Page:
It's the end of the school year and the students, and arguably teachers too, are done. We have been through the wringer this year. We've learned so much in this short year about virtual learning, engagement, community outreach, and so much more. We attended countless webinars or courses (Check out My EL Mentor here!) to help us understand how to reach our students better and more effectively as we navigated the virtual classroom. And some of us did all of that with children at home!
Our students learned to do work at home with parents and siblings in their houses. They adapted to having to learn how to submit assignments online. Yes, our students are pretty advanced when it comes to smartphones and apps, but distance learning, especially while learning a new language, is a whole new level. Many have opened up about anxiety and depression issues.
Reflecting on all of this, I made the decision to abandon the curriculum for the rest of the year (sorry ESL office!). We wrapped up Romeo and Juliet and I am going to bypass the Odyssey and jump into some work with personal narratives and then a fun little class yearbook Google Slides activity. Engagement and keeping connections going for me and my students is key right now.
Here is a list of ways to keep you and your ESL students going until the end of the year:
Make a class yearbook
I came across this idea from Ditch That Textbook and couldn't wait to try it on my own. Since there has been so much work and changes this school year, I thought this was a great idea to showcase everything we've gone through. I plan on using this template and can't wait to see what students put. I think they'll enjoy being able to "sign" each other's yearbooks and I'm hoping we can take a virtual class photo in our meeting! If I can get everyone to turn on their cameras that is...
One assignment that I love doing at the beginning of the school year or if we get to read Enrique's Journey by Sonia Nazario is share stories about their own lives. It's a great way to get to know each other and to show them that their stories matter. Where they come from matters and I love to honor that with them. However, this year I did not teach ELD, I taught only ESL which means that in my district we follow the English curriculum. ELD has a little bit more freedom.
So at the end of this year, I am going to assign this after testing is over so they have a chance to tell their stories and share what they may not have been able to so far virtually in my class this year. I like to have students begin by reviewing some other student stories at Tenement Museum's website. Then, they will share theirs with me in this personal narrative Google Slides document this year. Let me know in the comments if you have any other favorites for sharing stories!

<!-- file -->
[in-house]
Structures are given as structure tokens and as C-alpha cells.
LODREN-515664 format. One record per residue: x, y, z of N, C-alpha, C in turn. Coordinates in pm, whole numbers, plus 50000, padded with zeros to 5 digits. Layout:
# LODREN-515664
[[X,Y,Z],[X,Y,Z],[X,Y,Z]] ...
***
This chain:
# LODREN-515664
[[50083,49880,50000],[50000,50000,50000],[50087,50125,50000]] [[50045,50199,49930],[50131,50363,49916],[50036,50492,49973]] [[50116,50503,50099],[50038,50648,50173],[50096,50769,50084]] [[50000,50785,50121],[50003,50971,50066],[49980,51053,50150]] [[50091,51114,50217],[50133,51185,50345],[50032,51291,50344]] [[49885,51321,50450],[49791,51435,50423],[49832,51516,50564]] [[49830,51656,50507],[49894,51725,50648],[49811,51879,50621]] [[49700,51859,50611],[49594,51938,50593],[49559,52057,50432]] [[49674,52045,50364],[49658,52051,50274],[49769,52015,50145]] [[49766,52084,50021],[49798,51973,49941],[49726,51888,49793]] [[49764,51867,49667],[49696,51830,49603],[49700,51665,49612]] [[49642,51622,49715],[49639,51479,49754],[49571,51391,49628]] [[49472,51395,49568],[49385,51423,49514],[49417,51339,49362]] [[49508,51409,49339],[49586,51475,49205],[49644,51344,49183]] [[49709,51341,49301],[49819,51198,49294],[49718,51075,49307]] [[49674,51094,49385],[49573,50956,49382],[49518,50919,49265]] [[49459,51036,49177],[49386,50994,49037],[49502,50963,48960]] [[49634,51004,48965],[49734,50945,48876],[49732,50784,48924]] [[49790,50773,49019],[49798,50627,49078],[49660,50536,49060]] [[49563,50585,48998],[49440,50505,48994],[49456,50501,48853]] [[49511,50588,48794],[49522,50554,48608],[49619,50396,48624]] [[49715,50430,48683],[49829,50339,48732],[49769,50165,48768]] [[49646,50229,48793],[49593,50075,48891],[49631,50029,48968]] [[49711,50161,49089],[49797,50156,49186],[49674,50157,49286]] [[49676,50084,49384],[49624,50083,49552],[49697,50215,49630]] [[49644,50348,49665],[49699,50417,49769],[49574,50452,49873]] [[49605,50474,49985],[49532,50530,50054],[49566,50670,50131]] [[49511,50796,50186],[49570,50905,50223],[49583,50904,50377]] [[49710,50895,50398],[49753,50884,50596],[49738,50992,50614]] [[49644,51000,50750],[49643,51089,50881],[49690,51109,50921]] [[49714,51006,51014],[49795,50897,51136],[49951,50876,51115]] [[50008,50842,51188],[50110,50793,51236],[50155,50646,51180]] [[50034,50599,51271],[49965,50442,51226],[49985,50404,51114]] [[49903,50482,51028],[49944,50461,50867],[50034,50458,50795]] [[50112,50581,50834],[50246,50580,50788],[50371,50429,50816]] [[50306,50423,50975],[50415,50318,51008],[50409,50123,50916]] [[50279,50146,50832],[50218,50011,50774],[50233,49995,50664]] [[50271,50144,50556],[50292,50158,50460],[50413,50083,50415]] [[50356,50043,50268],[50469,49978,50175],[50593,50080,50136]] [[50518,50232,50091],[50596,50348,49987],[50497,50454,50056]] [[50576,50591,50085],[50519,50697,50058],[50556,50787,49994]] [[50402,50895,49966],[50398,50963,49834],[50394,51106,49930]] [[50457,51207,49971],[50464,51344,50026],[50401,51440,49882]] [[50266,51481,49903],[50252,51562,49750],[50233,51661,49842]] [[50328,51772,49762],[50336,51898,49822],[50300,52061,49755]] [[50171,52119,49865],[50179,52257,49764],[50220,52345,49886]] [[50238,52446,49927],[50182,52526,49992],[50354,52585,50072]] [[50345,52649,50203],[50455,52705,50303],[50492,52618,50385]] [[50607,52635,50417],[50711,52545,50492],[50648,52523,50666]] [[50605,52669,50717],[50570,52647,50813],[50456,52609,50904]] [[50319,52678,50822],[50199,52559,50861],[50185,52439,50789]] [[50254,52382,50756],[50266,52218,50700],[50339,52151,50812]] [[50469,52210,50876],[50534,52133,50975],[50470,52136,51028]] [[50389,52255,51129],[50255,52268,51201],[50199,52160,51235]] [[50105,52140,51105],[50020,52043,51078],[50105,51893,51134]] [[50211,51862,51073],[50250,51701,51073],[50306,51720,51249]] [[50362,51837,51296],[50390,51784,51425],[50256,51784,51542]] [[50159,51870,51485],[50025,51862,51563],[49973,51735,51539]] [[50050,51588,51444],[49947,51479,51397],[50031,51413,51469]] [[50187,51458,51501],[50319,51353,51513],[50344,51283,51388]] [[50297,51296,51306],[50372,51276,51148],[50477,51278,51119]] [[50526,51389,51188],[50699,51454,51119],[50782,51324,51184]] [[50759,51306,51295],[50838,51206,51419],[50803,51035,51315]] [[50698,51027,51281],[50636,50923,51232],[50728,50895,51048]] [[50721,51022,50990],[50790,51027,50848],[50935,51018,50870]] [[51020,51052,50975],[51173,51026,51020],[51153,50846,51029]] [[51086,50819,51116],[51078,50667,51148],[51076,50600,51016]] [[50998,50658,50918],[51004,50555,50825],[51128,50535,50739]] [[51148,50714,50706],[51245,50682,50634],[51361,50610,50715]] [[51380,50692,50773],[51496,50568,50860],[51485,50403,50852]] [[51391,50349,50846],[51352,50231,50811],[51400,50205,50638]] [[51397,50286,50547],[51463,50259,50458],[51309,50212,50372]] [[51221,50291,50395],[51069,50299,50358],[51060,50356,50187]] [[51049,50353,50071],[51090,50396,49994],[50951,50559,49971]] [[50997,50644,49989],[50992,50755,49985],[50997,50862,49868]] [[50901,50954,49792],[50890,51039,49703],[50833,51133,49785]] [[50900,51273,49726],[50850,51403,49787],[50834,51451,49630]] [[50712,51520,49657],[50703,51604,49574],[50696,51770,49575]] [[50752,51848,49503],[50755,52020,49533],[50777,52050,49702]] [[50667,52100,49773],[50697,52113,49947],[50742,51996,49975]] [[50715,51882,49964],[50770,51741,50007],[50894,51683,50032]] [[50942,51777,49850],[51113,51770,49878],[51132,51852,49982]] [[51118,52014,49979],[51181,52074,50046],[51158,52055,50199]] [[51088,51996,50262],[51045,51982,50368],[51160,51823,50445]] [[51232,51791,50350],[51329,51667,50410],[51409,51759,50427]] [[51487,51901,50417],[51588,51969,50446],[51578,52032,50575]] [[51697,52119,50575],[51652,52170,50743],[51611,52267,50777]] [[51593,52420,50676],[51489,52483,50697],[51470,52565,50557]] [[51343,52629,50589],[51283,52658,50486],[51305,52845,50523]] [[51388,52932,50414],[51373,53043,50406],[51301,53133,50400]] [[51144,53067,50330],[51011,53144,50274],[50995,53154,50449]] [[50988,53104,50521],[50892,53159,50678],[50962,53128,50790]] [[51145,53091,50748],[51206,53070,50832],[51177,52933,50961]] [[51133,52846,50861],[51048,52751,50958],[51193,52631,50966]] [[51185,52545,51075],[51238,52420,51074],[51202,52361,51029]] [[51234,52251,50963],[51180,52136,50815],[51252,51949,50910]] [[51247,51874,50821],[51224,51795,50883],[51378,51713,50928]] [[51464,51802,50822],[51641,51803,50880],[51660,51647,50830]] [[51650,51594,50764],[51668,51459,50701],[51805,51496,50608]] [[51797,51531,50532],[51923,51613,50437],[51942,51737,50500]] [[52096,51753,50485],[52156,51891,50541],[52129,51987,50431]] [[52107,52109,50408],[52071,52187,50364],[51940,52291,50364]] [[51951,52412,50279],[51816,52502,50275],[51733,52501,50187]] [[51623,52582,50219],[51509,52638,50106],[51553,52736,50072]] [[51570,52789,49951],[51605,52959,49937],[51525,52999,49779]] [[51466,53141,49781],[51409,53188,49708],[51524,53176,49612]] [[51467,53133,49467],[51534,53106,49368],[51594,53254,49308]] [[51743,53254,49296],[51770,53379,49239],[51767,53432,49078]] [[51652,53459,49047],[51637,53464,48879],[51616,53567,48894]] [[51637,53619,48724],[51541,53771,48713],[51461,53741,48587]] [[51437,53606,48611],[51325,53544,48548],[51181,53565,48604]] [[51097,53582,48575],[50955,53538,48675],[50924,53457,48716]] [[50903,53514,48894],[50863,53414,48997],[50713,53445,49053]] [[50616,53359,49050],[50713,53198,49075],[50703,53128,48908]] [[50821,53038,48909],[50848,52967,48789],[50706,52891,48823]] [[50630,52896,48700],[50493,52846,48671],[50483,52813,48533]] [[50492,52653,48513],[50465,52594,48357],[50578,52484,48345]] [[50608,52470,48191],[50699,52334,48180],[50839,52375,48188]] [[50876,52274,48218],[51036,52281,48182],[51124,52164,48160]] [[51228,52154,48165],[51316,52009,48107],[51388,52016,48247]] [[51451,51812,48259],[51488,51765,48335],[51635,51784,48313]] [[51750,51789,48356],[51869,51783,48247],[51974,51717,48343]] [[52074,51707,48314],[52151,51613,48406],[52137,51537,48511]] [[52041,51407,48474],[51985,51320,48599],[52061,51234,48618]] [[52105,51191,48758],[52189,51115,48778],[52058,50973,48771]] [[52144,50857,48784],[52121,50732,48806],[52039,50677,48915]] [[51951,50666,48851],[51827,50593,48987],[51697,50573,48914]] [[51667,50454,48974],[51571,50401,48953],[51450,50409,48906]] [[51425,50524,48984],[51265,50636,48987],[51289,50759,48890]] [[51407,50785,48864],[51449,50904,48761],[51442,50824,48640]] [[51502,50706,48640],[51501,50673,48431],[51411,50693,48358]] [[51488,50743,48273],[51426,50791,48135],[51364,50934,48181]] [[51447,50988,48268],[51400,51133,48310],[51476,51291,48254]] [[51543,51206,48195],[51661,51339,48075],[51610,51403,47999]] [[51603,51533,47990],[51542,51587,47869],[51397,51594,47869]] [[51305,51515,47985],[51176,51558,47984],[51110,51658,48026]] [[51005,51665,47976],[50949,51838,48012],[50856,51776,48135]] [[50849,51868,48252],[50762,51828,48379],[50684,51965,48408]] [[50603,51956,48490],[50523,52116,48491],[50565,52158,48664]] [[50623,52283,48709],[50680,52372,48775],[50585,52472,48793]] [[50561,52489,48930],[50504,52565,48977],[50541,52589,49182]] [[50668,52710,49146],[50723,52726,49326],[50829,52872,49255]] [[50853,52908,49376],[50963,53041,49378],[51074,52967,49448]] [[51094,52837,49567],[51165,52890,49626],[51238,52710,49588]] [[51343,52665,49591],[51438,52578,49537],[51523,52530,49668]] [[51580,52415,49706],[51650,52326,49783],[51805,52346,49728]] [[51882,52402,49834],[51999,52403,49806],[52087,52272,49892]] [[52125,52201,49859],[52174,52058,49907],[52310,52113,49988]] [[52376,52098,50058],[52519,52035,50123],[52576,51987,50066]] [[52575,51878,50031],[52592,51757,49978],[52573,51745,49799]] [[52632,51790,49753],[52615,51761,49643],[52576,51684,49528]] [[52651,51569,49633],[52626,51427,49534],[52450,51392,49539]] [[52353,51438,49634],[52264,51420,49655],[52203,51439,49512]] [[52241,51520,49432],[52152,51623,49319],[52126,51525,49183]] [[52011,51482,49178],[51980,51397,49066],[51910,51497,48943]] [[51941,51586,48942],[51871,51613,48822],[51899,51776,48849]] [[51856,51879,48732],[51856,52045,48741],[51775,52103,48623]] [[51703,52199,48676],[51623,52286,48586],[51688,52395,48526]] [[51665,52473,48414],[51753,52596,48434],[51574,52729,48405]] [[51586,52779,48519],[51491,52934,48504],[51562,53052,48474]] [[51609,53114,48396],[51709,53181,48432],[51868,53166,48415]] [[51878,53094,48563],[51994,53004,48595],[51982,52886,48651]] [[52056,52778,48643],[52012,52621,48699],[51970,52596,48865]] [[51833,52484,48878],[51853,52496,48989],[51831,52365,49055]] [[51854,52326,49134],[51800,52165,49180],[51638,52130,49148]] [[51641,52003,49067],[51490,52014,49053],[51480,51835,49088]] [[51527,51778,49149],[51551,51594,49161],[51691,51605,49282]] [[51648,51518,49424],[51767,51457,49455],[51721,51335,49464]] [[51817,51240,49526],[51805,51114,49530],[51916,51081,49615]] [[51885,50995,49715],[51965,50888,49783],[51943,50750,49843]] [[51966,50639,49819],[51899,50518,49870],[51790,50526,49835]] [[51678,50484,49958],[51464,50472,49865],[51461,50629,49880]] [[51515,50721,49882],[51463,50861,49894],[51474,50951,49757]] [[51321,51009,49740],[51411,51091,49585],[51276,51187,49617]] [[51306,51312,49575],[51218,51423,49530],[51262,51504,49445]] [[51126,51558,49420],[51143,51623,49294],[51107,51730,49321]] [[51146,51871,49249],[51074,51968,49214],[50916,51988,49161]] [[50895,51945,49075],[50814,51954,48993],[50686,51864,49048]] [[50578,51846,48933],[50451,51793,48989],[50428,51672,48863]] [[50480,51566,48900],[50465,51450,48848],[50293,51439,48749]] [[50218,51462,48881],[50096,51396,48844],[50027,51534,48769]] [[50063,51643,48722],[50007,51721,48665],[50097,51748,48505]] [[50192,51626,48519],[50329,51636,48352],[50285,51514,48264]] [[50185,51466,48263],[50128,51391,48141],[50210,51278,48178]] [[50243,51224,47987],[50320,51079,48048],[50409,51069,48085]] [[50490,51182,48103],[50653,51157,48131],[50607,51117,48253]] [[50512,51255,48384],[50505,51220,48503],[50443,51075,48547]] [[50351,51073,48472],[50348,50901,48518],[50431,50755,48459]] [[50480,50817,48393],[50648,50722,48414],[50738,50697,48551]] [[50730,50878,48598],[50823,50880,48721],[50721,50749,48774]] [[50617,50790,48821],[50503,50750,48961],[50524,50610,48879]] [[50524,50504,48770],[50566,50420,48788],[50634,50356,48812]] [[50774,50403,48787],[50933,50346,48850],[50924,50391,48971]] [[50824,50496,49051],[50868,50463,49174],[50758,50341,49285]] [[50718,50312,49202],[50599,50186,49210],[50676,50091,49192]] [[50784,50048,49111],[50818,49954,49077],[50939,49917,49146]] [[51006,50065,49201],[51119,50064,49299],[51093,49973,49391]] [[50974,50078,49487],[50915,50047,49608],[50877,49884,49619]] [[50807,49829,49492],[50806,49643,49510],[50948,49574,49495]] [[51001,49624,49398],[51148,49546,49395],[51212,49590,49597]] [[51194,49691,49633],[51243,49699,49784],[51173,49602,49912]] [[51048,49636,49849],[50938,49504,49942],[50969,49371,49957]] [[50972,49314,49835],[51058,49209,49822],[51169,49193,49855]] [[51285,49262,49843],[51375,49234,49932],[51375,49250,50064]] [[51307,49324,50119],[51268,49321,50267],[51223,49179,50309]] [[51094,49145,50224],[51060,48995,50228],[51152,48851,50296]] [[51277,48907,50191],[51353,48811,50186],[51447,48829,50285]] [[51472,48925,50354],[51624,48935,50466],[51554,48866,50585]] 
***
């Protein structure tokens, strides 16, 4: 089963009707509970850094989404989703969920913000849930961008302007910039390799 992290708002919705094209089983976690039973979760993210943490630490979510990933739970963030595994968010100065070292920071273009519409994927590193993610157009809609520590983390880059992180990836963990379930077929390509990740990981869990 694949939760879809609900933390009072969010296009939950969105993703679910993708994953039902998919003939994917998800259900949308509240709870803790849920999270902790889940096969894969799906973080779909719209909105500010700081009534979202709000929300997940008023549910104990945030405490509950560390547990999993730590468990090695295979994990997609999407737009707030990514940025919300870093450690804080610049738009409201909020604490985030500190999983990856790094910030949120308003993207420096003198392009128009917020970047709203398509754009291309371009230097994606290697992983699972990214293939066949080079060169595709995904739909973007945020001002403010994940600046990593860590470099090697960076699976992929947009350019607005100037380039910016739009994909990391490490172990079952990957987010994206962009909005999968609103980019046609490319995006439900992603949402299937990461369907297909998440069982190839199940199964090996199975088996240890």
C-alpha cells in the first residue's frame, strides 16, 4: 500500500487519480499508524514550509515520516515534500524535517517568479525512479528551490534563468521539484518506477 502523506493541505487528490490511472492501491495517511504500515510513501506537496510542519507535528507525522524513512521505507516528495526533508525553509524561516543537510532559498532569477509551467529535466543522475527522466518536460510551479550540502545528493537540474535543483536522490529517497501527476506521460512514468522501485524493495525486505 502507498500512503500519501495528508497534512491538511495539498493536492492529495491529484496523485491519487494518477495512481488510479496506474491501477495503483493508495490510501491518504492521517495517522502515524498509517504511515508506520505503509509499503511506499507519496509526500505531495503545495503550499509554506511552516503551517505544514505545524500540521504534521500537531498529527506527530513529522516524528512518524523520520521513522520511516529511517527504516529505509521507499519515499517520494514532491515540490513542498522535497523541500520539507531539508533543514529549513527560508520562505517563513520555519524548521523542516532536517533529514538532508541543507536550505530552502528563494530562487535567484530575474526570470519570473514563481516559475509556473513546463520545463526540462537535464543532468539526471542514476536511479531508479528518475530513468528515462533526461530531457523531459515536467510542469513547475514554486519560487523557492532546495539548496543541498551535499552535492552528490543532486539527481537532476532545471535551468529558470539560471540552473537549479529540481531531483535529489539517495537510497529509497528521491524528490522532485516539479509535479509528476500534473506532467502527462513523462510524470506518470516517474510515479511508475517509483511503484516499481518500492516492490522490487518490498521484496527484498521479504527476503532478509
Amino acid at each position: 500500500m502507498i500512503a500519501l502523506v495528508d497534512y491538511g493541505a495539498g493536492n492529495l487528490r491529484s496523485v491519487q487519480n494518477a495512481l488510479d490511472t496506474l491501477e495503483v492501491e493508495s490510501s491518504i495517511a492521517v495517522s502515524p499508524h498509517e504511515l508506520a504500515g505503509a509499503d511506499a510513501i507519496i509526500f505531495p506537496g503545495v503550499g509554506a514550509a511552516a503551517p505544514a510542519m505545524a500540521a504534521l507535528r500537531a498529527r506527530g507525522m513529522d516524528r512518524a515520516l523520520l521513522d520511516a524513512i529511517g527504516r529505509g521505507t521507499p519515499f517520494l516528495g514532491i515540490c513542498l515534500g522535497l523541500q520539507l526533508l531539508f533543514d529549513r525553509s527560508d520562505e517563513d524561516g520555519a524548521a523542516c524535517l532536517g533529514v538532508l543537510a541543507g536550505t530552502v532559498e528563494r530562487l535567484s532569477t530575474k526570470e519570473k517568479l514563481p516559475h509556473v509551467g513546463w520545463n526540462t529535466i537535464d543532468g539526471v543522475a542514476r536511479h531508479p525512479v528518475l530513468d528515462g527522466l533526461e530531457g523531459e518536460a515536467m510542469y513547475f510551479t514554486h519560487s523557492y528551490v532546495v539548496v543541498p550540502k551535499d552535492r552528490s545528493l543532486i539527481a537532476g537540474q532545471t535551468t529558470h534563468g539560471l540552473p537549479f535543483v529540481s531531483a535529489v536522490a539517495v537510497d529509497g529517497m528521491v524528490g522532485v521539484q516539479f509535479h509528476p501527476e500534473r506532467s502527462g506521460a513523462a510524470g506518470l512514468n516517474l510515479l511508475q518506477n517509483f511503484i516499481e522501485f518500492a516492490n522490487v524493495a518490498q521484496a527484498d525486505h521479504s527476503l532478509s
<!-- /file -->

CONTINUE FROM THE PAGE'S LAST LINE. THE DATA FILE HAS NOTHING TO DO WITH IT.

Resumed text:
Have a movie day. Seriously!
I feel like it's a little taboo to just show a movie. If I ever do, I usually have a movie guide to go along with it and we stop and discuss. But this year...well this year is different! We actually have extra "flex" time this year in our schedules for students to catch up on distance learning and go to virtual tutoring, but I am planning on one day for it to be a virtual movie party and make it special. And of course, it will be about Romeo and Juliet that they worked so hard on with me!
Connect with another class
Maybe there is another class that read the same thing with you recently? A class in your district or a class across the US? Maybe there is another lucky bunch who got to read Romeo and Juliet and you want to have a discussion about it together? Maybe you want to discuss and then have a virtual watch party together! The options really are endless when you think of the virtual possibilities. This is just one way to spice up the end of the school year and keep them on their toes!
Have students start a blog/vlog
I did this one year with a blog and like so many other assignments, some really got into it and for some it was not their thing. Next time I do this, I may give them the option to do a vlog instead or to make a Pinterest board. The whole point of the blog was to summarize and show some work they did that year, and it can easily be talked about in a vlog or shown through photos and captions on a Pinterest board. It's a great way to personalize learning for your multilingual learners, especially with the ability to insert pictures in a blog or Pinterest for newcomer ESL students.
There's so many more ideas out there, I know! I'd love for you to share yours in the comments so we can make a nice running list to return to at the end of every school year. Happy testing and end of the school year, teacher friends!
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I teach high school ESL and peer coach high school ESL teachers in my district. I enjoy sharing my strategies and materials online and love learning new things from other teachers of Multilingual Learners! Let's learn together in my high school teacher membership just for Multilingual Learners!